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Early Snow Surprises Colorado

A powerful snowstorm cut electrical power for thousands of people, slowed the morning rush and triggered rock slides along a foothills highway Monday, a day after dumping up to 20 inches of snow in the mountains.

"This autumn snow storm is bringing the heavy wet stuff that Coloradans are not used to. We're more accustomed to the Colorado champagne powder," reports CBS News correspondent Lee Frank.

Dozens of schools across the state canceled classes or started late. At least three Denver schools closed because they had no electricity.

"I'm not going outside this morning," said Veronica Burke, associate manager of the Village Inn restaurant in Monument, near the 7,400-foot-high summit of Monument Hill between Denver and Colorado Springs.

Frank did venture out for a drive.

"It's a slow-go through the snow with the slushy stuff all over the roadways, and people not fully prepared for wintertime here in the Rockies. Many people have not put on their snow tires yet, so are driving on their summer tires," he reports. "They are taking their time, and there are quite a few accidents on the major thoroughfares around Colorado."

The wind was blowing so hard it was hard to tell how much snow had fallen, she said.

Xcel Energy spokesman Tom Henley said the storm cut off power to 25,000 homes and businesses in southeast and southwest Denver when power lines snapped and transformers failed.

Crews were out in force, Henley said, but there was no word on when electricity would be back on.

Slavens elementary school in southeast Denver sent students home with parents after the power failed before classes got under way. Fewer than half a dozen students remained at the school because their parents couldn't be reached.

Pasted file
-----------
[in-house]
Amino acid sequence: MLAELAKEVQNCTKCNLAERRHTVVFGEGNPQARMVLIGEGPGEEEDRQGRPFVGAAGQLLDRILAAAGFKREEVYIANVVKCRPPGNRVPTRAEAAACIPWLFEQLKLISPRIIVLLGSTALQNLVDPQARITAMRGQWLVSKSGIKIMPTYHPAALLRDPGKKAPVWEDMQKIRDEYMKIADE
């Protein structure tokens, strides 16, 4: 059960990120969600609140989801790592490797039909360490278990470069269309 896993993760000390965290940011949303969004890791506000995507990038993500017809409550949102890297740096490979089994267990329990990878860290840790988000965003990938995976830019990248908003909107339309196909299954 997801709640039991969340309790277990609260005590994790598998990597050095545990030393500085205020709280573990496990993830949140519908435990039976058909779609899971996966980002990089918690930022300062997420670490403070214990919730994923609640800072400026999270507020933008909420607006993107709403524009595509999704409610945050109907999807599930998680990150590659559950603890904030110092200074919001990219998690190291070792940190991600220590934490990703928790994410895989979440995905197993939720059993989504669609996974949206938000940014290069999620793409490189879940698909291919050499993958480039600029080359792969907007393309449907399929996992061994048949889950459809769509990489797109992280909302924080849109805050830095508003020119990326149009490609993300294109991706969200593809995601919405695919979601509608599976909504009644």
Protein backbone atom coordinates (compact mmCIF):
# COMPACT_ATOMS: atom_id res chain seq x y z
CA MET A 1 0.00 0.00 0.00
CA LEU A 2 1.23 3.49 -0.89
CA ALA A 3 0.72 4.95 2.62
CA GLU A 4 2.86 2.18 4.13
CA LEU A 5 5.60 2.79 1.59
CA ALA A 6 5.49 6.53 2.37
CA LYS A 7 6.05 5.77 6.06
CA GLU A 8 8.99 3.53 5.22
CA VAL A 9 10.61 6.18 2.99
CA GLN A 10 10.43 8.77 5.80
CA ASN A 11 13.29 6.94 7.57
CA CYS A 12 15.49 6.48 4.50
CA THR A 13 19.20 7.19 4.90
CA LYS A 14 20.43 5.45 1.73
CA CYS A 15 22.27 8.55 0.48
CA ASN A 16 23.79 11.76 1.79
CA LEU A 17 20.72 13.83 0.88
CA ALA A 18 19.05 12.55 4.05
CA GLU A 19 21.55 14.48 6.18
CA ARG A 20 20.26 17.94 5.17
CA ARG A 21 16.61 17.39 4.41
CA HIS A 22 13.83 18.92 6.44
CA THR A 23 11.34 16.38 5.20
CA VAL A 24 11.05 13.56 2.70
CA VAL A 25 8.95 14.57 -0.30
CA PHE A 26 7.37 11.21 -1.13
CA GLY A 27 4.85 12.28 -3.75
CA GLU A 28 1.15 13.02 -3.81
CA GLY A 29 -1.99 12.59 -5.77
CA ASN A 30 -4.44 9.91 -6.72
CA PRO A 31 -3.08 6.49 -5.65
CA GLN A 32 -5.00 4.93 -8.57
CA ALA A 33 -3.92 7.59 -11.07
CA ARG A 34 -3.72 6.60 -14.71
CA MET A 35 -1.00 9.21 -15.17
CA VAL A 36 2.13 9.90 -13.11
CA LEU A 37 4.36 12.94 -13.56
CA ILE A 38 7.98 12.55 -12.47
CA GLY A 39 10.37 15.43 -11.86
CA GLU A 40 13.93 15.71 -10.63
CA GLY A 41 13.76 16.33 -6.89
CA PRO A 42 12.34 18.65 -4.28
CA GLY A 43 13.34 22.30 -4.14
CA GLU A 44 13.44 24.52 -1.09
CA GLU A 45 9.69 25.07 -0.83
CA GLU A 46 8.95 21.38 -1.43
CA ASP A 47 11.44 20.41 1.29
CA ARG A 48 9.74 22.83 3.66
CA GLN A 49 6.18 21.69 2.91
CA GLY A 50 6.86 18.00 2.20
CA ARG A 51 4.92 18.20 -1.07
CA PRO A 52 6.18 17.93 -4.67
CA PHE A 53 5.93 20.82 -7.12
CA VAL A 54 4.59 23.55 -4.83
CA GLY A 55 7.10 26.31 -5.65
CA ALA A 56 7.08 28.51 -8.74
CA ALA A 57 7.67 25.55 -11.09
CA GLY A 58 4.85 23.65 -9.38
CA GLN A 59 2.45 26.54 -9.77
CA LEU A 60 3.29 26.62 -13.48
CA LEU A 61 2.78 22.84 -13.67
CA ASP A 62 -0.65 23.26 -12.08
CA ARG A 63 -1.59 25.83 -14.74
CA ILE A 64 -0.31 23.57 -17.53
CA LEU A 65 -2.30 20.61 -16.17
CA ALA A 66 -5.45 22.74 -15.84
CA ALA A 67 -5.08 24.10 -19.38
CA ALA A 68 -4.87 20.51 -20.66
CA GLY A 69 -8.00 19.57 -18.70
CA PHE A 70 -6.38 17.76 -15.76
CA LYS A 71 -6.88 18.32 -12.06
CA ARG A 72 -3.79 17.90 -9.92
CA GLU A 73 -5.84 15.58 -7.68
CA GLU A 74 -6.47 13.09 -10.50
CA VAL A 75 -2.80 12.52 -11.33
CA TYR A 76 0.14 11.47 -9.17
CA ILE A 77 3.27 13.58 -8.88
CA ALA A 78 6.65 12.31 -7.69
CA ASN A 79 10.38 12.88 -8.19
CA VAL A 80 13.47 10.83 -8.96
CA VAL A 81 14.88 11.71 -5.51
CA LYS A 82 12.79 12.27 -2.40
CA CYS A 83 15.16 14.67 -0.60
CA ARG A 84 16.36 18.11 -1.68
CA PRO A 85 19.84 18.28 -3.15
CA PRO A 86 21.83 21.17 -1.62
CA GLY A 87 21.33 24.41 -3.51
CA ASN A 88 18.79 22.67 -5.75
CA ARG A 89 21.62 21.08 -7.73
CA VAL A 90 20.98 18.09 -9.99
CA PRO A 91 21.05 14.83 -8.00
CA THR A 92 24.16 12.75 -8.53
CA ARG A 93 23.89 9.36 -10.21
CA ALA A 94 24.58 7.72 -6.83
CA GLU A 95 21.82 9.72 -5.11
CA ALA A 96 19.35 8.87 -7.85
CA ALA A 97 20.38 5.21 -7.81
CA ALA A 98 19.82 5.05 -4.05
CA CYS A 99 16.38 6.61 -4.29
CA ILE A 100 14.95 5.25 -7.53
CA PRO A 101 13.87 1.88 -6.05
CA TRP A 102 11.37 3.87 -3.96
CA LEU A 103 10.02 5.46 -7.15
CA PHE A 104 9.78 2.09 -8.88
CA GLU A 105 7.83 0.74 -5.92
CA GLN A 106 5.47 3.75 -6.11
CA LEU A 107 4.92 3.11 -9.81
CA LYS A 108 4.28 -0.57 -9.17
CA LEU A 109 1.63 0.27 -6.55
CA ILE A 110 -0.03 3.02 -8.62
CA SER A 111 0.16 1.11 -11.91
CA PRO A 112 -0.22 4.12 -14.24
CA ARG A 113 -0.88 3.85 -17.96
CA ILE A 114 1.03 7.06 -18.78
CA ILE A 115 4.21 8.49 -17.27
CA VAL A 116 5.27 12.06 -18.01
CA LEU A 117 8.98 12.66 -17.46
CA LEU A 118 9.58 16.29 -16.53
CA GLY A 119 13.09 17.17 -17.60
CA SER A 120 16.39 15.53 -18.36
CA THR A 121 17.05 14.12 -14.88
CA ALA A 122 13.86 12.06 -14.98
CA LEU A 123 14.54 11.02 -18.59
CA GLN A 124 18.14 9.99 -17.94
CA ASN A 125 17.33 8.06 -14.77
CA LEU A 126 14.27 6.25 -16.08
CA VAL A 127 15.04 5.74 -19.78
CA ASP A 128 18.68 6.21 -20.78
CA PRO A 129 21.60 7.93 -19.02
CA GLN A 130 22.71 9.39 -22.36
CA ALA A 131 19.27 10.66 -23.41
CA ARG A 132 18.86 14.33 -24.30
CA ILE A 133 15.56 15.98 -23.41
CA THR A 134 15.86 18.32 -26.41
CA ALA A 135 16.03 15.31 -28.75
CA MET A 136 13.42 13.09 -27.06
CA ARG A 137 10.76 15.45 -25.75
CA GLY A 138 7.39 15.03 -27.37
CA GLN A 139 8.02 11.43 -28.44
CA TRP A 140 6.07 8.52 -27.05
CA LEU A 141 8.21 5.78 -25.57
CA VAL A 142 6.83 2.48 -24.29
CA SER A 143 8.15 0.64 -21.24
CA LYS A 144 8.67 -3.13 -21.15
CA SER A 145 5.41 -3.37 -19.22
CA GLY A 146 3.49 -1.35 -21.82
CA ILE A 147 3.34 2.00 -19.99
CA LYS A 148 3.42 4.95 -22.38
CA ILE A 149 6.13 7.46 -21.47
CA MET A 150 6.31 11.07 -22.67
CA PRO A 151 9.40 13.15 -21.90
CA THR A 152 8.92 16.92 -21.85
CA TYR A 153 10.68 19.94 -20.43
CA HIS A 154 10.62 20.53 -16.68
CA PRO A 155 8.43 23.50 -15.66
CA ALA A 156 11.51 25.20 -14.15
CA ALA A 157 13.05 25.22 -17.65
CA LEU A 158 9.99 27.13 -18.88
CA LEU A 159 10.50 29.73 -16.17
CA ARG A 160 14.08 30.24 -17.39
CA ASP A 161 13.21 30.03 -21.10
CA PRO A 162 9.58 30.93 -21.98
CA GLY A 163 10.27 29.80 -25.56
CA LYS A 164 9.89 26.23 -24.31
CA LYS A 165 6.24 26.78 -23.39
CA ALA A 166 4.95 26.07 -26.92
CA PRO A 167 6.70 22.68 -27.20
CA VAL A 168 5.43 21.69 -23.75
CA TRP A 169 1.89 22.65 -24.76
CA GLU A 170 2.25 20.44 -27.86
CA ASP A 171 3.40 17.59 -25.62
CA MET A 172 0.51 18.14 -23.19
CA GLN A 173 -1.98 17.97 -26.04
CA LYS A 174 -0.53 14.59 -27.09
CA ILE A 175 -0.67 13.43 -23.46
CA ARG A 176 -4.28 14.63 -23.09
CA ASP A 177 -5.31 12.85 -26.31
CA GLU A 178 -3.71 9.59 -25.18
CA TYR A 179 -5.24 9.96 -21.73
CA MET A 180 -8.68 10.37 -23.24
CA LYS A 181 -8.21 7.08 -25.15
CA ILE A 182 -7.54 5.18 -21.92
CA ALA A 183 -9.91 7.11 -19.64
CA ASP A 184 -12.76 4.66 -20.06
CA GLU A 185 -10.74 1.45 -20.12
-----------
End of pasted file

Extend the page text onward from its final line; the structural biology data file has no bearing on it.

"We have no power so we have no heat on right at this time," principal Greta Martinez said.

Tom Hartman was shoveling snow outside the Schlessman Family YMCA in southeast Denver Monday morning when transformers began to crackle and die.

"You could hear them popping," said Hartman, the Y's membership director. "It was a pretty loud popping noise."

About 2,000 homes and businesses in the mountain town of Breckenridge lost power Sunday but were back online by Monday morning, Henley said.

Steady rain sent two rock slides tumbling onto Colorado 119 in Boulder Canyon northwest of Denver, forcing the closure of one lane and damaging a car. No one was hurt.

In southwestern Colorado, rain was believed to have triggered two rock slides in San Miguel County Sunday, including one that shut down one lane of Colorado 145 near Telluride. No injuries were reported, sheriff's officials said.

The slow-moving system was expected to park over much of the state through Tuesday.

Westbound Interstate 70 between Copper Mountain and Vail Pass was closed for 2½ hours late Sunday after multiple accidents, prompting the American Red Cross to open a shelter for stranded travelers in Silverthorne.

Earlier Sunday, traffic crawled on eastbound I-70 approaching the Eisenhower Tunnel as several tractor-trailers jackknifed.

A fire broke out near Keystone after the heavy, wet snow helped bring down a power line but it was quickly put out. Tree limbs and winds downed other lines in the mountains, causing sporadic outages, Henley said.said.

The weather led the state transportation department to close Trail Ridge Road through Rocky Mountain National Park, and chains were required on commercial vehicles at Loveland Pass, Vail Pass and the Eisenhower Tunnel.

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